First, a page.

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Jan 18, 2021 / 16:21

US reaffirms to stand with Southeast Asian claimants in the South China Sea

Washington said it is taking additional actions to defend sovereignty rights and interests of ASEAN member countries who are claimants in the South China Sea (called East Sea by Vietnam) dispute.

The US has reaffirmed that it stands with Southeast Asian claimant states in the South China Sea (called East Sea by Vietnam) seeking to defend their sovereign rights and interests, consistent with international law.

 Multiple aircraft fly in formation over the USS Ronald Reagan, a US Navy aircraft carrier. Photo: Kaila V. Peters/U.S. Navy

Washington said it will continue to act until they see Beijing cease its coercive behavior in the South China Sea, the US Department of State has said in a recent statement.

It stated that the US and all law-abiding nations share a deep interest in the preservation of a free and open South China Sea.

All nations, regardless of military and economic power, should be free to enjoy the rights and freedoms guaranteed to them under international law, as reflected in the 1982 Law of the Sea Convention, without fear of coercion.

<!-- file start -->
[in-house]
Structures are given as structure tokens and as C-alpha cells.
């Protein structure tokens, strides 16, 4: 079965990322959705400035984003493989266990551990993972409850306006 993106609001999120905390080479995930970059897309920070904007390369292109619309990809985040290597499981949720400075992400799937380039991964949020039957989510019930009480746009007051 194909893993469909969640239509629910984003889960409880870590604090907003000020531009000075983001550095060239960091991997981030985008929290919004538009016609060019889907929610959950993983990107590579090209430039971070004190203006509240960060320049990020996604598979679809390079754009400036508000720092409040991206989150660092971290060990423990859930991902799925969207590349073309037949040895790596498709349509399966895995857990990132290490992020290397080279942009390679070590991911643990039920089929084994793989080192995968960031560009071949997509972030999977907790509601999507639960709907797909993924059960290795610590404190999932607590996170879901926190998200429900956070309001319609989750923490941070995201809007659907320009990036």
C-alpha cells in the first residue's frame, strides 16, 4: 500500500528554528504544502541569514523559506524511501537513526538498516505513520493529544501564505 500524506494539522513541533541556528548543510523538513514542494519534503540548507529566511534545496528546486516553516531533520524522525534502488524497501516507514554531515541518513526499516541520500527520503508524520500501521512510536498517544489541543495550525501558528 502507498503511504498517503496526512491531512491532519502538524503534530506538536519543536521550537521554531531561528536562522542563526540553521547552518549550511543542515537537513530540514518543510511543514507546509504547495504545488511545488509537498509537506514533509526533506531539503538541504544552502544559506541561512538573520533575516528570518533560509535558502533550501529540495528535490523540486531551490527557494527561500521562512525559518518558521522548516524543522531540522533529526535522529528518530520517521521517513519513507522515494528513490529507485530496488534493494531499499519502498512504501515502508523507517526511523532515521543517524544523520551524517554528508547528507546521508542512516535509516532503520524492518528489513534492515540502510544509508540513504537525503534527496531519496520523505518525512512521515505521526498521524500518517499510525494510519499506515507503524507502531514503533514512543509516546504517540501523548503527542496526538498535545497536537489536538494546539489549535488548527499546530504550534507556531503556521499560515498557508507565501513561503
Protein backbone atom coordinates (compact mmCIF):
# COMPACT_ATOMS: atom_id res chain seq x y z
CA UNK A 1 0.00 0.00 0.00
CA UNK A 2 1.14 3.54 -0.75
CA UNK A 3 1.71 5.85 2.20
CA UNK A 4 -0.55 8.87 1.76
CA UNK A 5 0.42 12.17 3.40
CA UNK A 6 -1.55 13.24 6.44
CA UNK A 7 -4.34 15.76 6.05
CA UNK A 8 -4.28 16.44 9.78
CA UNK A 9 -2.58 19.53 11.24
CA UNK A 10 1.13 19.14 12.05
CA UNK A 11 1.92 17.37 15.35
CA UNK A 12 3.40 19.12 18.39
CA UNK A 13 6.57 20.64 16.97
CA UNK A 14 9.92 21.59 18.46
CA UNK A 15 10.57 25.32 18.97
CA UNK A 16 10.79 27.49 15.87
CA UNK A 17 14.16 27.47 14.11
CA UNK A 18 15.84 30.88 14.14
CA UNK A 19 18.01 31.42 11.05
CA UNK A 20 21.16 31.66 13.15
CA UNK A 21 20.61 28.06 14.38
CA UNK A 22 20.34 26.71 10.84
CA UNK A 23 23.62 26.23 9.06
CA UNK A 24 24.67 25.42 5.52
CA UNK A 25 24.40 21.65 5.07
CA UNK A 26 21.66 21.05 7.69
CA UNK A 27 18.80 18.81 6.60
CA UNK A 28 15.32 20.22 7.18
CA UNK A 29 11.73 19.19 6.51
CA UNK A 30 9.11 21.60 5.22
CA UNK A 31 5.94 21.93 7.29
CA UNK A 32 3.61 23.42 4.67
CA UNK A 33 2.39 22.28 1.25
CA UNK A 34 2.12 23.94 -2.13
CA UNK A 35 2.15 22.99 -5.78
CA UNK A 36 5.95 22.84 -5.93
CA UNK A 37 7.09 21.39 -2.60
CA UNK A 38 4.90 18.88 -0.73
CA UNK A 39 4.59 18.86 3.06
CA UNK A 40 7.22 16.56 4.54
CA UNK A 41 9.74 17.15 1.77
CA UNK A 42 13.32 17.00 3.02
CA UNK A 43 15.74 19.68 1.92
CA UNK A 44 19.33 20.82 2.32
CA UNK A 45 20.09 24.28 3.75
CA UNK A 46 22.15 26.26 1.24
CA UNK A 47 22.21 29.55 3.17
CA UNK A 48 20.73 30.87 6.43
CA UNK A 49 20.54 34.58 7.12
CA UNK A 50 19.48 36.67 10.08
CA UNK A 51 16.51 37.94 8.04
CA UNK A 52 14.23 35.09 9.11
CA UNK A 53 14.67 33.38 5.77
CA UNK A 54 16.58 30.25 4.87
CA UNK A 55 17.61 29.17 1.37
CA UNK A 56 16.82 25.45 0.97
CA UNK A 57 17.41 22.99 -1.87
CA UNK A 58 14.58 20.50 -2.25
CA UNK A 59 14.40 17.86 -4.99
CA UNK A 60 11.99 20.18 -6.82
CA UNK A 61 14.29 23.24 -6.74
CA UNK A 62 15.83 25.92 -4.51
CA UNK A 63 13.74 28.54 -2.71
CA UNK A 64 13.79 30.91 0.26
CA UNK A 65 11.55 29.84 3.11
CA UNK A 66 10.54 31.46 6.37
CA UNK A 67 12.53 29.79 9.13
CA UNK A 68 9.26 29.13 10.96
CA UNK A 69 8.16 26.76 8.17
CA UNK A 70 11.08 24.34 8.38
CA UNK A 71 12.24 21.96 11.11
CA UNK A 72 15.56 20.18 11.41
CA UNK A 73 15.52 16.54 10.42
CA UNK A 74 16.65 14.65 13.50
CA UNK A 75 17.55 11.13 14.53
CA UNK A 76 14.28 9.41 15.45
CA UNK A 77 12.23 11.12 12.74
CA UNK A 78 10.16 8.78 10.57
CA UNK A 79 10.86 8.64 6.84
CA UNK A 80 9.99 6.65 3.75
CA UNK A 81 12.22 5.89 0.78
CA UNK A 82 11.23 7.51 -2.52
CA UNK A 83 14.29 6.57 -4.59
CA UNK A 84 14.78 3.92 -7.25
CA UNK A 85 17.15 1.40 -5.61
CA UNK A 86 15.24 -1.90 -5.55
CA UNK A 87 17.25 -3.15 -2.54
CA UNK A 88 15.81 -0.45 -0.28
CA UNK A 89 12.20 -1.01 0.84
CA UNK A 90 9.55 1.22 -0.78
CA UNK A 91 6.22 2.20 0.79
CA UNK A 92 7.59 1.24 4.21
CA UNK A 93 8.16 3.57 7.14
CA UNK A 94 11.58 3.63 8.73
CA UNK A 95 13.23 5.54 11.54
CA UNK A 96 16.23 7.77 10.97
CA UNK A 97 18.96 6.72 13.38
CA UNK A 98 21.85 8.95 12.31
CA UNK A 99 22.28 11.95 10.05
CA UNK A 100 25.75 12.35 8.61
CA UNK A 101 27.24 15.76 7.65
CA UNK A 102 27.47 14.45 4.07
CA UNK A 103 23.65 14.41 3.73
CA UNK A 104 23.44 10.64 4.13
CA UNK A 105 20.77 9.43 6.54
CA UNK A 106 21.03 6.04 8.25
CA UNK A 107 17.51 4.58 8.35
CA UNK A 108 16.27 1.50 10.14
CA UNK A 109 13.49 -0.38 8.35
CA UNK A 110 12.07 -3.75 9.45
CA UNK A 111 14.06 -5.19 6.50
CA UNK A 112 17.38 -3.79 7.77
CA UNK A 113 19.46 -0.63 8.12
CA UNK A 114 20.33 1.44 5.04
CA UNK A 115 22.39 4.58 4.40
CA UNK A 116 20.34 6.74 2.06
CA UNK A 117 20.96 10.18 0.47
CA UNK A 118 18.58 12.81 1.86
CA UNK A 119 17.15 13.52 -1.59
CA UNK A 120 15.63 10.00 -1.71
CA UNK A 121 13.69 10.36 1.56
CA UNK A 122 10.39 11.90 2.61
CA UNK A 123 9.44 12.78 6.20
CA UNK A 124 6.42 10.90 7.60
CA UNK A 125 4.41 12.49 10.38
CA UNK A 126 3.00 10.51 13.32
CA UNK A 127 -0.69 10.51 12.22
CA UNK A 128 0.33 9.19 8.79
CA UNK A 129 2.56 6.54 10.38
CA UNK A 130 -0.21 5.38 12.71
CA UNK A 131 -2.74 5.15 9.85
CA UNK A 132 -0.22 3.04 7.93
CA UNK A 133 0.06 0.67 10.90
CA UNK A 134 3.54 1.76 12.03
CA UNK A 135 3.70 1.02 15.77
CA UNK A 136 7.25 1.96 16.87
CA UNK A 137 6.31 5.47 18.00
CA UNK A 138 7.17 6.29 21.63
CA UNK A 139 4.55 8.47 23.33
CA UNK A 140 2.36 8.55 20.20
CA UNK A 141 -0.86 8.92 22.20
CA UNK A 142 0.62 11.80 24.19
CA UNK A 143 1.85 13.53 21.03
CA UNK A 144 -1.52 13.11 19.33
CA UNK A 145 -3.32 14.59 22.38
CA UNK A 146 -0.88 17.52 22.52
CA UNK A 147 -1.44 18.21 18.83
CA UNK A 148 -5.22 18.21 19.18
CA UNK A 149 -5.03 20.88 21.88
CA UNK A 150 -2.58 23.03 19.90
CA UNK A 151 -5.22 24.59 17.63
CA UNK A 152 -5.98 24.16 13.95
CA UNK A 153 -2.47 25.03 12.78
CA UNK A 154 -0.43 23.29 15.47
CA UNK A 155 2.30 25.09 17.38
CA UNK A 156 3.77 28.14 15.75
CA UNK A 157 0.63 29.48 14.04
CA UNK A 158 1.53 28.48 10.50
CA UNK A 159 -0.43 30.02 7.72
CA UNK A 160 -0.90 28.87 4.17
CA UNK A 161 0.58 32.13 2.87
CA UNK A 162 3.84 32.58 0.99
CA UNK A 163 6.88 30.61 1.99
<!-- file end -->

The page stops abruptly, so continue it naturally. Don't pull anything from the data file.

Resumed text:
US intensified actions

Today, the US is taking additional actions to defend these rights and freedoms, the statement said.

Pursuant to Section 212(a)(3)(C) of the Immigration and Nationality Act, the Department of State is imposing visa restrictions on People’s Republic of China (PRC) individuals, including executives of state-owned enterprises and officials of the Chinese Communist Party and People’s Liberation Army (PLA) Navy, responsible for, or complicit in, either the large-scale reclamation, construction, or militarization of disputed outposts in the South China Sea, or the PRC’s use of coercion against Southeast Asian claimants to inhibit their access to offshore resources in the South China Sea. Immediate family members may be subject to these visa restrictions as well.

In addition, the Department of Commerce has added China National Offshore Oil Corporation (CNOOC) Limited to the Entity List in light of its role in the PRC’s campaign of coercion against other claimants of an estimated US$2.5 trillion in South China Sea oil and gas resources. The Chinese Communist Party has used CNOOC and other state enterprises as weapons to attempt to enforce Beijing’s unlawful “Nine Dashed Line.” CNOOC used its mammoth survey rig HD-981 off the Paracel islands in 2014 in an attempt to intimidate Vietnam. CNOOC’s then-chief executive touted that oil rig as “mobile national territory.”